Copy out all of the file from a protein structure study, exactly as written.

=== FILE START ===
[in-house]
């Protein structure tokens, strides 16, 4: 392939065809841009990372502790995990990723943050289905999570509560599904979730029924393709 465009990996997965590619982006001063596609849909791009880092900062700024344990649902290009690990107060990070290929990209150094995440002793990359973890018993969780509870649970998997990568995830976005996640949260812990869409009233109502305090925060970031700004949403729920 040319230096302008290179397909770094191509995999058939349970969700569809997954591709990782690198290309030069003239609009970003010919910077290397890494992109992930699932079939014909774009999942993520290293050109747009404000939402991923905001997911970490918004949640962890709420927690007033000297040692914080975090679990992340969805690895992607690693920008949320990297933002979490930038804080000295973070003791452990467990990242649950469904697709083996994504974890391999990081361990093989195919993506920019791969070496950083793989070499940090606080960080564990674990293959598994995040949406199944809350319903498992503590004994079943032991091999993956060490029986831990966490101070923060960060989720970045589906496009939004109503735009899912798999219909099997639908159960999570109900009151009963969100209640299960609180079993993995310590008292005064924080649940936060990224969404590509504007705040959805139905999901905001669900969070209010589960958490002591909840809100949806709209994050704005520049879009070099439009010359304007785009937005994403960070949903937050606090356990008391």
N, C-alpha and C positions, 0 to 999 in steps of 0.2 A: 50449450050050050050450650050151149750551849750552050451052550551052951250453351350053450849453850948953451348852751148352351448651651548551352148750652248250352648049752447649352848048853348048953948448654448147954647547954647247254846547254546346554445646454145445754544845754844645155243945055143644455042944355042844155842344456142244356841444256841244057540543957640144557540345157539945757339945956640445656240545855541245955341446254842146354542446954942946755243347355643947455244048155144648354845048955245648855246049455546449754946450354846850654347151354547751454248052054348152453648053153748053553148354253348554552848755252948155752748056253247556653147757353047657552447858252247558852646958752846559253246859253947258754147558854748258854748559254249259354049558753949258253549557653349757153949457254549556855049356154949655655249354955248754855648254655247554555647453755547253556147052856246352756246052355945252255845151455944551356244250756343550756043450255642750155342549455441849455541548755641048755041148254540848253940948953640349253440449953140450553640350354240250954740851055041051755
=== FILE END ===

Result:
[in-house]
């Protein structure tokens, strides 16, 4: 392939065809841009990372502790995990990723943050289905999570509560599904979730029924393709 465009990996997965590619982006001063596609849909791009880092900062700024344990649902290009690990107060990070290929990209150094995440002793990359973890018993969780509870649970998997990568995830976005996640949260812990869409009233109502305090925060970031700004949403729920 040319230096302008290179397909770094191509995999058939349970969700569809997954591709990782690198290309030069003239609009970003010919910077290397890494992109992930699932079939014909774009999942993520290293050109747009404000939402991923905001997911970490918004949640962890709420927690007033000297040692914080975090679990992340969805690895992607690693920008949320990297933002979490930038804080000295973070003791452990467990990242649950469904697709083996994504974890391999990081361990093989195919993506920019791969070496950083793989070499940090606080960080564990674990293959598994995040949406199944809350319903498992503590004994079943032991091999993956060490029986831990966490101070923060960060989720970045589906496009939004109503735009899912798999219909099997639908159960999570109900009151009963969100209640299960609180079993993995310590008292005064924080649940936060990224969404590509504007705040959805139905999901905001669900969070209010589960958490002591909840809100949806709209994050704005520049879009070099439009010359304007785009937005994403960070949903937050606090356990008391």
N, C-alpha and C positions, 0 to 999 in steps of 0.2 A: 50449450050050050050450650050151149750551849750552050451052550551052951250453351350053450849453850948953451348852751148352351448651651548551352148750652248250352648049752447649352848048853348048953948448654448147954647547954647247254846547254546346554445646454145445754544845754844645155243945055143644455042944355042844155842344456142244356841444256841244057540543957640144557540345157539945757339945956640445656240545855541245955341446254842146354542446954942946755243347355643947455244048155144648354845048955245648855246049455546449754946450354846850654347151354547751454248052054348152453648053153748053553148354253348554552848755252948155752748056253247556653147757353047657552447858252247558852646958752846559253246859253947258754147558854748258854748559254249259354049558753949258253549557653349757153949457254549556855049356154949655655249354955248754855648254655247554555647453755547253556147052856246352756246052355945252255845151455944551356244250756343550756043450255642750155342549455441849455541548755641048755041148254540848253940948953640349253440449953140450553640350354240250954740851055041051755